Ruffled Feathers: Andrew Zimmern, Anne Burrell, and Other Food-TV Stars Come Out Against Chick-fil-A
The brouhaha over Chick-fil-A and its anti-equality position on marriage refuses to settle down. Late last week, the story was punctuated by the untimely death of the chain's top PR executive, and today we learn that the people behind the Berenstain Bears are trying to distance themselves from a promotion that sees Berenstain-branded toys popping up at Chick-fil-A locations. Mama and Papa Berenstain aren't the only ones that want nothing to do with the controversial chain: At this weekend's Atlantic City Food and Wine Festival, Grub Street caught up with some food-TV stars, all of whom professed their love for marriage equality.
“It’s a great sandwich, but I choose not to spend my money anymore at a place that won’t publicly embrace people of all shapes, sizes, skin color, politics, and sexual orientation,” Bizarre Foods host Andrew Zimmern said. “I can’t believe that in the year 2012 this is even something beyond the scope of human reasoning. If two people can be happy and love each other, is there anything more important in the whole world?”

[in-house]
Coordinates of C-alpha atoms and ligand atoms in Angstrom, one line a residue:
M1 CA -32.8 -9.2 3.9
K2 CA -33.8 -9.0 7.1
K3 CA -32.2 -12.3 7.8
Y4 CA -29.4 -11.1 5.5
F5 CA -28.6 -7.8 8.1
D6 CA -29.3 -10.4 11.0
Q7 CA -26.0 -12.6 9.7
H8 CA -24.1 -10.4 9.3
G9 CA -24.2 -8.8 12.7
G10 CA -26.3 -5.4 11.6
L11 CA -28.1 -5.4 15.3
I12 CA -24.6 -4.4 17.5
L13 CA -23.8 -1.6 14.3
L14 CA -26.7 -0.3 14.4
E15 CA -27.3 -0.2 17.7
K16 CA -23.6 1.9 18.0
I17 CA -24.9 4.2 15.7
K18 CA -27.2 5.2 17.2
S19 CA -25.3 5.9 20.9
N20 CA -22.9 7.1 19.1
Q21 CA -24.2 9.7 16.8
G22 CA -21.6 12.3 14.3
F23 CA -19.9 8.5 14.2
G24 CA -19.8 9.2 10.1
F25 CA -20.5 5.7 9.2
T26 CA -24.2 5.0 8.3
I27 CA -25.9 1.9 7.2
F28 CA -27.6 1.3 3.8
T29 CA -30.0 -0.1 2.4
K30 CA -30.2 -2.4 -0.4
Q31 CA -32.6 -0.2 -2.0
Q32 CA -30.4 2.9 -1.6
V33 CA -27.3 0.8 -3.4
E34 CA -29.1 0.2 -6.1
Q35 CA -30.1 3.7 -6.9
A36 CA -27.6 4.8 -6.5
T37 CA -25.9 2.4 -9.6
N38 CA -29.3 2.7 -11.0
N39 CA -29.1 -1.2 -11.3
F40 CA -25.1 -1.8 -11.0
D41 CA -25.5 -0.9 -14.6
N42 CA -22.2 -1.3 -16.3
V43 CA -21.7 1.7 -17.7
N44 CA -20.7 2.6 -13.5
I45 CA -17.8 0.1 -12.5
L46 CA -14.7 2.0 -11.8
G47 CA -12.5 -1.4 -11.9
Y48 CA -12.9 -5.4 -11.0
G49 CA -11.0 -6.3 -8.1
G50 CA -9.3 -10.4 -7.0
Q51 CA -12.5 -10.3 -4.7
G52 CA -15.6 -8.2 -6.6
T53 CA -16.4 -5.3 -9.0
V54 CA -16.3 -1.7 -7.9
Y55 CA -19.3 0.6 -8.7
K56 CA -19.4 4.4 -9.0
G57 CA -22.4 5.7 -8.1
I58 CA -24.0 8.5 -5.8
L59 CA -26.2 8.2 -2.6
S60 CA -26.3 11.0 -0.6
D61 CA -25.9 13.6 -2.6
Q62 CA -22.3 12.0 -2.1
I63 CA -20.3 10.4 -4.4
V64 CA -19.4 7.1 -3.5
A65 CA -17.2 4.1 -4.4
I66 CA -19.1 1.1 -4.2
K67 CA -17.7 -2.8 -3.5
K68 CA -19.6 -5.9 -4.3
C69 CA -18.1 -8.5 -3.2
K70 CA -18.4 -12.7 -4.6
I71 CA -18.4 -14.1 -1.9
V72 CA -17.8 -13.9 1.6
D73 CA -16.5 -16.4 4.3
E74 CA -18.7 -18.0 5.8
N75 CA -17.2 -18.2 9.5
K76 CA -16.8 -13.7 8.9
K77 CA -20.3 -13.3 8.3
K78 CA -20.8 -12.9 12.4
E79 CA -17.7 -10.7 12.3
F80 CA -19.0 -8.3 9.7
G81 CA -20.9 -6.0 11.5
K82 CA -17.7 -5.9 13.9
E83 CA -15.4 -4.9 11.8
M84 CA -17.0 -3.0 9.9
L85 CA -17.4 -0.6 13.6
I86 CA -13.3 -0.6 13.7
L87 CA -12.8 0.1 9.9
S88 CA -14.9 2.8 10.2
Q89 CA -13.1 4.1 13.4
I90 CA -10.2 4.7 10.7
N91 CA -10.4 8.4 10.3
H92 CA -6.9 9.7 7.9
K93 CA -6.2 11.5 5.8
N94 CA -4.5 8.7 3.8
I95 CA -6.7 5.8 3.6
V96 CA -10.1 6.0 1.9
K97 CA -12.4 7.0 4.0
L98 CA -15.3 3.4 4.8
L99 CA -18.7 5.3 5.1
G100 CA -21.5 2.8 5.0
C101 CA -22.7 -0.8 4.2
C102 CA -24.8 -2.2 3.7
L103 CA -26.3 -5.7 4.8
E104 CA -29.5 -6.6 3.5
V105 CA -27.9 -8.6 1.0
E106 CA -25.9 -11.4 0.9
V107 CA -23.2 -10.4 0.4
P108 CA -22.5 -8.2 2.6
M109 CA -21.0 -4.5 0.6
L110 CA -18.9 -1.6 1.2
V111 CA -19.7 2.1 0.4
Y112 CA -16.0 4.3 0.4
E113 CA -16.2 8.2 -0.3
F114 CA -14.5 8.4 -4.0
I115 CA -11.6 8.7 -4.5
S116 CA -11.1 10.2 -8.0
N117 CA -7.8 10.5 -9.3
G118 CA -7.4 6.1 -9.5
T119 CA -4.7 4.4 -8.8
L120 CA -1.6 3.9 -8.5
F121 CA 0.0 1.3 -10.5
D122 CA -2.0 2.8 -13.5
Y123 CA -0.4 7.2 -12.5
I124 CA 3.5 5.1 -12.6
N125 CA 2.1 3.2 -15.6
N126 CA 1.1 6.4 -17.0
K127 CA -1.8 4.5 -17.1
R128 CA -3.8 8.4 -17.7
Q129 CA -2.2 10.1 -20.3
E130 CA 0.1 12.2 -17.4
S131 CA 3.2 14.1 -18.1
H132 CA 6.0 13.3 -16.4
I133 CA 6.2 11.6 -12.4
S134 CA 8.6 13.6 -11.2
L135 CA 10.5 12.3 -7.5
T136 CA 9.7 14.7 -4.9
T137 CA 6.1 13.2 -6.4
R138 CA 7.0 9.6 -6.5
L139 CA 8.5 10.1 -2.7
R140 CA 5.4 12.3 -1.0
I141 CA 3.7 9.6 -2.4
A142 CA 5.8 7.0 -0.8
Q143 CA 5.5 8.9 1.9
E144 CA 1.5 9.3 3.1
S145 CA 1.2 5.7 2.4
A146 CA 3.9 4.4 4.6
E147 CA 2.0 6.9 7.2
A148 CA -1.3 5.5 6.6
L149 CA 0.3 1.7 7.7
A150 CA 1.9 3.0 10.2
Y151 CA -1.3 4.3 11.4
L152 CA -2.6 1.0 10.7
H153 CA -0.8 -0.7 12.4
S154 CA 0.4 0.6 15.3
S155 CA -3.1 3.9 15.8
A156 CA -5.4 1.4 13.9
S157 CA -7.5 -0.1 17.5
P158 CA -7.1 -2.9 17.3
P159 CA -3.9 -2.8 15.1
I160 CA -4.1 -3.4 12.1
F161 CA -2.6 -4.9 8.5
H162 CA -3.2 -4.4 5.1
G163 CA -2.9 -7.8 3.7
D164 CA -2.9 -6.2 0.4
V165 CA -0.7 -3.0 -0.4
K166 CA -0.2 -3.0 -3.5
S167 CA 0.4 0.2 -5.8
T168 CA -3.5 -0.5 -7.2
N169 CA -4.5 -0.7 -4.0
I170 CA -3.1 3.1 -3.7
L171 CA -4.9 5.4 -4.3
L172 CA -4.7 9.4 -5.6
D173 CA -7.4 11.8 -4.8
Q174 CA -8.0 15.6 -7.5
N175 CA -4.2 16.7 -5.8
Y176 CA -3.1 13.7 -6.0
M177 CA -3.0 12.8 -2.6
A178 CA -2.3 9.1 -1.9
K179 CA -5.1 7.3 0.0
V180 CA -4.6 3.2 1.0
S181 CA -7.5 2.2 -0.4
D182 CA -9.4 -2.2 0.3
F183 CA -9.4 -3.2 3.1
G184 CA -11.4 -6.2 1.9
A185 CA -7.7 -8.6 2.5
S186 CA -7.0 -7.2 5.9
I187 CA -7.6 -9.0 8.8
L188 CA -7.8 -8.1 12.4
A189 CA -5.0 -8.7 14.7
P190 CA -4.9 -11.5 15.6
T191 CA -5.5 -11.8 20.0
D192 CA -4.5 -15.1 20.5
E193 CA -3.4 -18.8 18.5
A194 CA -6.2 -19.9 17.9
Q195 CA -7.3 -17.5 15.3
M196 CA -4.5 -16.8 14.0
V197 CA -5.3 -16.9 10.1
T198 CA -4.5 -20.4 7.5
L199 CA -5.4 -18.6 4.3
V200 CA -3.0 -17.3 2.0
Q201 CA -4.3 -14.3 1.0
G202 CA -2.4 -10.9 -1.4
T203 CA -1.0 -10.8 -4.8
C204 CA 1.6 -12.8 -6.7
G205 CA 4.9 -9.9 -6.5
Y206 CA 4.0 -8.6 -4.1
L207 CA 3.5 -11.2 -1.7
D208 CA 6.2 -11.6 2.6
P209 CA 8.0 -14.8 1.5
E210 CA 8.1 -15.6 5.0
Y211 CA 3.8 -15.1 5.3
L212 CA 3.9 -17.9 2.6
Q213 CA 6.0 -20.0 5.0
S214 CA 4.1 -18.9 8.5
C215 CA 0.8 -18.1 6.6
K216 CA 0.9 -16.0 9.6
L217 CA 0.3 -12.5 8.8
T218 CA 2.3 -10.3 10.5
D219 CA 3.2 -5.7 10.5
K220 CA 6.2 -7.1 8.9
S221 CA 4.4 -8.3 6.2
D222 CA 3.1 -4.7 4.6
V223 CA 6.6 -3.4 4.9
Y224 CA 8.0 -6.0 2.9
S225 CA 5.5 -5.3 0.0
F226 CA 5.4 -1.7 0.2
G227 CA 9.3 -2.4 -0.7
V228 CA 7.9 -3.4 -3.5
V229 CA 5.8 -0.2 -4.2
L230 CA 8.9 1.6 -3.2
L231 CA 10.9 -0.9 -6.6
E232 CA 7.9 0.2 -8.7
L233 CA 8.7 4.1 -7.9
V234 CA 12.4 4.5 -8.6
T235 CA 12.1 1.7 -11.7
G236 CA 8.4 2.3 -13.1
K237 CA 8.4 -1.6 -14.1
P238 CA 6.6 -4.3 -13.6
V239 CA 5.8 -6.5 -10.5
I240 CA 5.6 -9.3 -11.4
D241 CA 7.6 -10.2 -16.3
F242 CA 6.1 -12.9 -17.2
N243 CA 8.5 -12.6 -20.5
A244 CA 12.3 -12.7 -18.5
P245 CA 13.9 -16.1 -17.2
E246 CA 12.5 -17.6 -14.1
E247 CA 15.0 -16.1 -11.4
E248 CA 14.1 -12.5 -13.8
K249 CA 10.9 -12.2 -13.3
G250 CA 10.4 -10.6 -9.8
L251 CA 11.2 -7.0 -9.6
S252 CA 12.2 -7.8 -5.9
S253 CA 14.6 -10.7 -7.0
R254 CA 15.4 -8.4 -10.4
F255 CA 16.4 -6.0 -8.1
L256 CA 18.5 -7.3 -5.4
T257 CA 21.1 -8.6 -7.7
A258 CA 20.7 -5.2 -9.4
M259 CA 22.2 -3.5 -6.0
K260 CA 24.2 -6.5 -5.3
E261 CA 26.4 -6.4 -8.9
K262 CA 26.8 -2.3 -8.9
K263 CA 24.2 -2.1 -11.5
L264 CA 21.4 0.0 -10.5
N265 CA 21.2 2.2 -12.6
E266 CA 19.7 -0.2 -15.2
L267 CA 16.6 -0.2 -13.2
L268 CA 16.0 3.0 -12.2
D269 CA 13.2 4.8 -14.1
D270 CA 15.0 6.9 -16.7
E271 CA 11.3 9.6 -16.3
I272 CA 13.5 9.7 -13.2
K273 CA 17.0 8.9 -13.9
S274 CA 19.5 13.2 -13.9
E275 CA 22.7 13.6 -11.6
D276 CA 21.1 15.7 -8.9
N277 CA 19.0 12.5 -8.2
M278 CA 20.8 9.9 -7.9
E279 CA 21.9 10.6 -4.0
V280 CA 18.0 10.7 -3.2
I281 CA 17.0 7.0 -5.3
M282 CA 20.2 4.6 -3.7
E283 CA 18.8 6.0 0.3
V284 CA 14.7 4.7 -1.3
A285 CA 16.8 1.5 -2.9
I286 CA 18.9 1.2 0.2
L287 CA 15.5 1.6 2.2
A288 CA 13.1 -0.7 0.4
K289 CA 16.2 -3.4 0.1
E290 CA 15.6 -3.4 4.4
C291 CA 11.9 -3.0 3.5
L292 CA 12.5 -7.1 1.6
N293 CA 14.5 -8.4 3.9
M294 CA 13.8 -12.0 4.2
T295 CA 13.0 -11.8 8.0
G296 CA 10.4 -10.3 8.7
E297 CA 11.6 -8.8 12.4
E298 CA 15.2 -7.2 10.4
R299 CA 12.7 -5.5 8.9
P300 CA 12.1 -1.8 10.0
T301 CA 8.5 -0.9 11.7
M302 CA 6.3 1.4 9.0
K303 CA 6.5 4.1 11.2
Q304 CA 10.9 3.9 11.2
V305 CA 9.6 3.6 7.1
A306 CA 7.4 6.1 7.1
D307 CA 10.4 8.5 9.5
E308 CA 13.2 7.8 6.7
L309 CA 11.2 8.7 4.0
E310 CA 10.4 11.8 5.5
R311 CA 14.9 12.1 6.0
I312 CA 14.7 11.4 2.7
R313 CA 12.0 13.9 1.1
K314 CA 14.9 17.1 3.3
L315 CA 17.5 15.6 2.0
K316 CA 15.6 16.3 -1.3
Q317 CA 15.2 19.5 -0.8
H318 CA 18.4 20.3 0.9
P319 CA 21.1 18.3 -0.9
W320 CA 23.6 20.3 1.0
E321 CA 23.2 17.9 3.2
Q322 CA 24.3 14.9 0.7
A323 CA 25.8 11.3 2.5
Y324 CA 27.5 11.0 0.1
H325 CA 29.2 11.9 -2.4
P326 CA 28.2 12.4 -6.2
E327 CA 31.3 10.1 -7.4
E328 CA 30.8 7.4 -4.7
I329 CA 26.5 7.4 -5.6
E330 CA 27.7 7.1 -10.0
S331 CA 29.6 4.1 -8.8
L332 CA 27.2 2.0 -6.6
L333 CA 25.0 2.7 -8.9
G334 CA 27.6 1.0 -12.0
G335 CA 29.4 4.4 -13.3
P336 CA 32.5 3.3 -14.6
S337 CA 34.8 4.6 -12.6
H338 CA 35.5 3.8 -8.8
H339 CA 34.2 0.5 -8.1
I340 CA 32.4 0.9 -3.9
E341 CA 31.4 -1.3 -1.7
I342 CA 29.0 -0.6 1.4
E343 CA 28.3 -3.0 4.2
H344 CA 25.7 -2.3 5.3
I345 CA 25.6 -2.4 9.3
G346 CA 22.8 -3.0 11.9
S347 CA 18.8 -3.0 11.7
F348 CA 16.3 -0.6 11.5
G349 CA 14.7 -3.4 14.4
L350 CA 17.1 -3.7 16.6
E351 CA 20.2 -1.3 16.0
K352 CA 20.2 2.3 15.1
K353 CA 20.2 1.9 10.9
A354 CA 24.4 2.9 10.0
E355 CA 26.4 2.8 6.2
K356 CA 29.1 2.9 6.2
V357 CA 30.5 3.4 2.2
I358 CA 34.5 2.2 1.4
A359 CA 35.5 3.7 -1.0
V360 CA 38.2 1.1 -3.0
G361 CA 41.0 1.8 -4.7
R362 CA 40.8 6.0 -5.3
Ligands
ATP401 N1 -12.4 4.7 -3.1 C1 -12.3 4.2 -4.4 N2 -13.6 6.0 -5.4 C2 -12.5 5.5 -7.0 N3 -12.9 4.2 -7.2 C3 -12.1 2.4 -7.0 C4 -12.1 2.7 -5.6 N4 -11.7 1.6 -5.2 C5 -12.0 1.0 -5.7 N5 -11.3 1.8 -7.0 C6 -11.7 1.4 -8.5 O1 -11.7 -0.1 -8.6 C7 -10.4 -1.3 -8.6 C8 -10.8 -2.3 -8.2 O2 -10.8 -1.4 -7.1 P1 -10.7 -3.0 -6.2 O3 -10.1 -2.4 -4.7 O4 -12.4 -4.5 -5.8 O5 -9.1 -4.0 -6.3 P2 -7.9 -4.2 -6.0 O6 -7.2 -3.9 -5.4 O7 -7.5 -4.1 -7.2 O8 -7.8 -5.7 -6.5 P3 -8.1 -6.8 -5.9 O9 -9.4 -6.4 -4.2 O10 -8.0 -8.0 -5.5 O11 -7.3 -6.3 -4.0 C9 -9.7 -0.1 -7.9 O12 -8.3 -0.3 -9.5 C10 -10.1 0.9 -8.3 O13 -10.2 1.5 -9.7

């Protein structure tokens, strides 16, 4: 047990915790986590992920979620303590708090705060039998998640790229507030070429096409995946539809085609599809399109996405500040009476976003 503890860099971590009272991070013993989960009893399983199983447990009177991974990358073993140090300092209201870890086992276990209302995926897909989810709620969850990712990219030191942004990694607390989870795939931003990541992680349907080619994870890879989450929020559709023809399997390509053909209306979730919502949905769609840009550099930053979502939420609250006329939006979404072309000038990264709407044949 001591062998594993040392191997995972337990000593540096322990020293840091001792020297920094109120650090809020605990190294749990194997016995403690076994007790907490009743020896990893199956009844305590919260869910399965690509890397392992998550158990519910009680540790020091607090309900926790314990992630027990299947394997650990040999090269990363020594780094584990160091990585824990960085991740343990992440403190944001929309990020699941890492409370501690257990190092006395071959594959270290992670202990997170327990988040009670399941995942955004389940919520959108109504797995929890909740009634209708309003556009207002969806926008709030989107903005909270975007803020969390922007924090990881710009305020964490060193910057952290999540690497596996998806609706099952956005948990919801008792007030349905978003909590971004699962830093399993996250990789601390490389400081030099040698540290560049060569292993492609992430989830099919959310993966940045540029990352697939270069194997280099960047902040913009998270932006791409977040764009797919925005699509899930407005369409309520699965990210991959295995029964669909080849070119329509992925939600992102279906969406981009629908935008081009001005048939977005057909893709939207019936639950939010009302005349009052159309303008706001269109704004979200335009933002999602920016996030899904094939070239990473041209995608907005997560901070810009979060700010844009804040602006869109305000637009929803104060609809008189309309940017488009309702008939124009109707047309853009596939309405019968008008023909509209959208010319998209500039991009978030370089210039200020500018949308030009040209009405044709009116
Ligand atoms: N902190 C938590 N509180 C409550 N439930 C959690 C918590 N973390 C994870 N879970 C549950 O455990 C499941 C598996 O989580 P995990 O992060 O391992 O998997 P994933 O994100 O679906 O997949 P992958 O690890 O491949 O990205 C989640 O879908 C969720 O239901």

His sentiment was echoed by several other TV chefs who were on hand for the three-day festival. The Great Food Truck Race host Tyler Florence, whose younger brother is not only gay, but married to his partner of more than ten years, said, “It’s ridiculous for a company to completely divide a section of the population like that. Why shouldn’t everybody be allowed to understand the joys of being married? I completely think that everyone has the right to life, liberty, and the pursuit of happiness.”
Robert Irvine, who just tied the knot in May, could barely contain the happiness that marriage brought him. “I think it’s a great institution,” he told us. “For me, it’s live and let live, and live the way you want to live. Everybody has the right to be happy.”
Secrets of a Restaurant Chef host Anne Burrell, who has stated in the past that her relationship with another woman shouldn’t be made into a big deal, said that discrimination, no matter how you slice it, is a very bad thing. “It’s just ugly, and there’s no need for it,” she told Grub. “I hope they can pull their head out of their Chick-fil-A.”